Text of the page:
The Unadorned

My literary blog to keep track of my creative mood swings with poems n short stories, book reviews n humorous prose, travelogues n photography, reflections n translations, both in English n Hindi.

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I'm a peace-loving married Indian male on the right side of '50 with college-going children, and presently employed under government. Educationally I've a master's degree in History, and another in Computer Application. Besides, I've a post graduate diploma in Management. My published works are:- (1)"In Harness", ISBN 81-8157-183-5, a poetry collections and (2) "The Remix of Orchid", ISBN 978-81-7525-729-0, a short story collections with a foreword by Mr. Ruskin Bond, (3) "Virasat", ISBN 978-81-7525-982-9, again a short story collection but in Hindi, (4) "Ek Saal Baad," ISBN 978-81-906496-8-1, my second Story Collection in Hindi.

Thursday, July 21, 2016

Among Dear Little Doves

Among Dear Little Doves
(Translated from my Hindi Story, कबूतरों के साथ )
Finally an incurable disease afflicted him like an inexpiable black curse. So deadly was the disease that even one would not like one’s sworn enemy to be diagnosed of that. Who is not aware of the horrendous consequence of cancer? It was all in the destiny of his family to be rendered destitute, and in time situation came to such a pass that nobody else was left to come to their rescue. True, he was a government employee and that was how whatever medical reimbursement was admissible just pushed the wheels of life a little ahead. And one day doctors in that Mumbai hospital where he was undergoing the treatment advised him to go home. Respecting their advice he just left the hospital bed. At home he stuck to his bed and waited patiently for the day to come when he would breathe his last.

The luckless fellow I’m talking about was Ram Khilaban Pandey, a sorting assistant in a certain mail office. He was at the doorstep of his middle age, say on the right side of forties. Had he not come face to face with this deadly disease he would have served another twenty years. He was a person of robust build and more than his physique his moustache endowed him an imposing personality. Ferocious—honestly, one could use the word for a precise description of Ram Khilaban.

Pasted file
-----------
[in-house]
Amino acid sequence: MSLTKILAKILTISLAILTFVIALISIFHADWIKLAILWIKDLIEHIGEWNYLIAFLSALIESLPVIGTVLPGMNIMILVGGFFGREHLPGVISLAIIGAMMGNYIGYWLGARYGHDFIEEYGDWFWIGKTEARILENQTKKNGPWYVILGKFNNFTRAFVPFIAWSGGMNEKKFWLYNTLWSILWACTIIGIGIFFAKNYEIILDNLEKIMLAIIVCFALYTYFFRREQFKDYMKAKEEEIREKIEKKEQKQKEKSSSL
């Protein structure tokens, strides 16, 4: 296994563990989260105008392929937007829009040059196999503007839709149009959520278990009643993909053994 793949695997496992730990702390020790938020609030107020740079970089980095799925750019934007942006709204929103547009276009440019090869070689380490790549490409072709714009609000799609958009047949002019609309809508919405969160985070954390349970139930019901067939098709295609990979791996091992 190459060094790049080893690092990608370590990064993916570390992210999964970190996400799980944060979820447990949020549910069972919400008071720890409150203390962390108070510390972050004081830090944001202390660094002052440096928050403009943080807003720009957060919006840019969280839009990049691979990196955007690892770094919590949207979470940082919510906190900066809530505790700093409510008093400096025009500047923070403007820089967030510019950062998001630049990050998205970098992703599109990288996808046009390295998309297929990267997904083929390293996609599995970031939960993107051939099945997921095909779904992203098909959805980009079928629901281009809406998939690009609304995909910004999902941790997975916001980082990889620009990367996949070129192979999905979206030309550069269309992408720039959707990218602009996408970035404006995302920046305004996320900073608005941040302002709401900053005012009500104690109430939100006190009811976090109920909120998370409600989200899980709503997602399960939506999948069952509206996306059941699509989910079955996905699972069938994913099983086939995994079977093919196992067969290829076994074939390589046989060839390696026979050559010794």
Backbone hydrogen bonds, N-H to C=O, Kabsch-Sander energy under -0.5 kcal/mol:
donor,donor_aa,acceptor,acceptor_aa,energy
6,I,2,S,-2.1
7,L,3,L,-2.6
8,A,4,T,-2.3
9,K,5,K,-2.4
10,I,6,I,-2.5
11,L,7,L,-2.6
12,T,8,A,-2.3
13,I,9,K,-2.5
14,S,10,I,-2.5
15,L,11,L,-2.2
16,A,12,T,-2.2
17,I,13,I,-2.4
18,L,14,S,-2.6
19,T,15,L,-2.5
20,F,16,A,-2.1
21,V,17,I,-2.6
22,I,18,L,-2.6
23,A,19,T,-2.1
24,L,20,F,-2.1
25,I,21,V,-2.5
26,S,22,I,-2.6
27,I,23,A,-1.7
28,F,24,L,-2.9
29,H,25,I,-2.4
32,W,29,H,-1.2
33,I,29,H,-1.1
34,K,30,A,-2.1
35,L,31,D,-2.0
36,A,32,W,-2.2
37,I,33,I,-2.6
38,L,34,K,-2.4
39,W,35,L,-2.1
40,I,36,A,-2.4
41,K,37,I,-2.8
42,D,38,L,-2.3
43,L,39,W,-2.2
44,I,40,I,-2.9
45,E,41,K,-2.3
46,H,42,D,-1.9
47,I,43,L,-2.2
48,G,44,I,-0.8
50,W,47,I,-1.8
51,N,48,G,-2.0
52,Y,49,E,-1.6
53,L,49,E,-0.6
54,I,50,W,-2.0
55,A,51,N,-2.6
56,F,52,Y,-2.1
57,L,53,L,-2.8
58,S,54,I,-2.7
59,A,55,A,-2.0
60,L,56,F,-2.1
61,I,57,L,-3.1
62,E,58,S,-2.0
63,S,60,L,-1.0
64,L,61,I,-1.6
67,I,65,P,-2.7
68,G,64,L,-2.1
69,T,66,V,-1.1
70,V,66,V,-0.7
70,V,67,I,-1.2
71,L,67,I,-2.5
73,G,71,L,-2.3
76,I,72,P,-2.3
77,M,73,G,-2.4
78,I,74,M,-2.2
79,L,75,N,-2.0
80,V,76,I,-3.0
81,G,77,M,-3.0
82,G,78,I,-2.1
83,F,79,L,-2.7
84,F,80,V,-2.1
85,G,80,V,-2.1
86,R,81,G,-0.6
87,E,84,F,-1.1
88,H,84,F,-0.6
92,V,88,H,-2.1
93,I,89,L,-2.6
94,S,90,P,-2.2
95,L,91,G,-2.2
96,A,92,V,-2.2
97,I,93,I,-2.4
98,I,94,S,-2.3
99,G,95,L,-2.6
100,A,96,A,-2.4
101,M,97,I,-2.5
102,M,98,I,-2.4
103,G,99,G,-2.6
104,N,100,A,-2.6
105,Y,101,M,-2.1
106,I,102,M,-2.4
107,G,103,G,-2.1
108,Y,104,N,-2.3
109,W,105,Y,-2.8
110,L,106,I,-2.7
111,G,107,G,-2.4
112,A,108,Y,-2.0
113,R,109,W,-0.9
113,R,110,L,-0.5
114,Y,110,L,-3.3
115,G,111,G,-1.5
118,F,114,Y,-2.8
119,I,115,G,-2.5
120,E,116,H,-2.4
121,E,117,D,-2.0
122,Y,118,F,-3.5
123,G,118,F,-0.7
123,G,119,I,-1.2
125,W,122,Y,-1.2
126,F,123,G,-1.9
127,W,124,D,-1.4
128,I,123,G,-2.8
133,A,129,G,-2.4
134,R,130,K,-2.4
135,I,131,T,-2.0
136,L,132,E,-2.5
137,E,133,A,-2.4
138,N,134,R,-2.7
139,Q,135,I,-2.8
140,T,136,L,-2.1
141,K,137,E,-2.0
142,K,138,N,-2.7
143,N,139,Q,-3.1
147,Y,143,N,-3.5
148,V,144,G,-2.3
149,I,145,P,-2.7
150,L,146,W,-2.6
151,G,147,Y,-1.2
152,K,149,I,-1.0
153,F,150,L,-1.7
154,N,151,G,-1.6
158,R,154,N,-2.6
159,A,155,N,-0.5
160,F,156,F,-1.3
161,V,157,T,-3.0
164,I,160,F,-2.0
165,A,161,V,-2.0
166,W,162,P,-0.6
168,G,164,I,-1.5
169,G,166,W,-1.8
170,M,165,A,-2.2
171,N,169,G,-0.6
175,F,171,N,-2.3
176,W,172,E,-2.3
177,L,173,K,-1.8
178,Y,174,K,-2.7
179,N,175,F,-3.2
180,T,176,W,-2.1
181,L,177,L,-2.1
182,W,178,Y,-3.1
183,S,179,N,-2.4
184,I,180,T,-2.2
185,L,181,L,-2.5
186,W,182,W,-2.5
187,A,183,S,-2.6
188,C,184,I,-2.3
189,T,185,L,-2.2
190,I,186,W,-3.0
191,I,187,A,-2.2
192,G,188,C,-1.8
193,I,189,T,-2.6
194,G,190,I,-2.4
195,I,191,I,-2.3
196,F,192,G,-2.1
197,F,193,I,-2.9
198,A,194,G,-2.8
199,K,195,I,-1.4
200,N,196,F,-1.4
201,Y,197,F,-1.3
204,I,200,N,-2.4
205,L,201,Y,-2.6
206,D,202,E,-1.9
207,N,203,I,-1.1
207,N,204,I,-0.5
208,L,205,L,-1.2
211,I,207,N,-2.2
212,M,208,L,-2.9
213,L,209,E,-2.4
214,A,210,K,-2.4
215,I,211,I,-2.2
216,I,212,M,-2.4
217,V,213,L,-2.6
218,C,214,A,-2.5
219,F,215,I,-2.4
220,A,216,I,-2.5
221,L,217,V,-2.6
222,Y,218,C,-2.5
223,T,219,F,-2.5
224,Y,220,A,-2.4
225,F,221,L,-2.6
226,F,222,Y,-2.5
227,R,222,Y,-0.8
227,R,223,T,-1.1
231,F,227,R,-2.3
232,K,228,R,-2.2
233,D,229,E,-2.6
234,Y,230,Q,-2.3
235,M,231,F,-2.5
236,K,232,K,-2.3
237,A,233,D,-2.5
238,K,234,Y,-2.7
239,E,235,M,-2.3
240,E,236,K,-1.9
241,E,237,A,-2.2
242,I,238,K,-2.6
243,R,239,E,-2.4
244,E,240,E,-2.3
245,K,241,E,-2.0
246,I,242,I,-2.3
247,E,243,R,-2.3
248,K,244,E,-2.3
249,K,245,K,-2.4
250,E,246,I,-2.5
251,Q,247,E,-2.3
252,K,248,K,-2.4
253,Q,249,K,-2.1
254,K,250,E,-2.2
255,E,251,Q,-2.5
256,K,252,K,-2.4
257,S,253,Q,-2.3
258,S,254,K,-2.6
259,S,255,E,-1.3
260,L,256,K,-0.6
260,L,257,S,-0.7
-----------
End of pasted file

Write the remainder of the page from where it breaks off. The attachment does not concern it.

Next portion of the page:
God only knew it, what else did he wish to do during his twenty years of service? He was not a soul to be satisfied with the salary he used to receive at the end of every month. So paltry it was! He practised moneylending, became a leader of a group and as there was need to terrorise others in those pursuits, he did not hesitate to resort to that. In this way, he managed to register a powerful presence in his circle. He ever hated to join the issue as to which one was moral and which one was not. Like all practical persons in this world, he just believed in the popular adage: End justifies means. And for him anything that was practical had got to be moral! So much clear was he in his mind about what he thought or what he did that he did not care a damn as he took pigeons out of their nests to eat them. Well, he was not eating them raw but saw to it that the birds were made into savoury dishes first before he actually relished them as his food.

There were many among his colleagues who did not approve of the style of Ram Khilaban, but only a few of them could muster courage enough to actually dissuade him from this. Especially his senior colleague Prabhudayal used to advise him, ‘What’s that you’re doing, Ram Khilaban? Poor little birds they are, and what harm have they done to you so that you’re killing them almost one every week? And eating them so brutally?’

Despite his unrestrained disposition, one good quality about Ram Khilaban was that he did not retort in reply to Prabhudayal’s words of advice. He was the only person that received the respect of Ram Khilaban. So, faced with the vigilant watch of Prabhudayal, he had to change his plan of stealing pigeons from the office. He used to patiently wait for the day Prabhudayal would be on leave so that he could take pigeons from the mail office without any restrictions.

It was not a fact that supervisor Prabhudayal wielded so much power over Ram Khilaban only on account of his seniority. Rather, as a person he was the possessor of a cultivated religious temperament. He used to advise Ram Khilaban on religious lines too. Sometimes, he would not hesitate to sanctimoniously remind Ram Khilaban about his caste.

‘Oh, Ram Khilaban, you're a Brahmin, aren’t you? And does it behove you to indulge in all these? Your entire clan is vegetarian but you don’t hesitate to relish the flesh of a pigeon?’ once the supervisor Prabhudayal exhorted.

Ram Khilaban did not respond to what Prabhudayal said in the spirit of mild reprimand. Rather he chose to remain silent. He was not interested in opening a stultifying session of Q & A, not in the least. As for him, there was no answer for the question that Prabhudayal posed, in that the world was also the abode of millions of meat-eaters. Then he thought, ‘When a pigeon is not a human being, why then should there be so much fuss about my killing it?’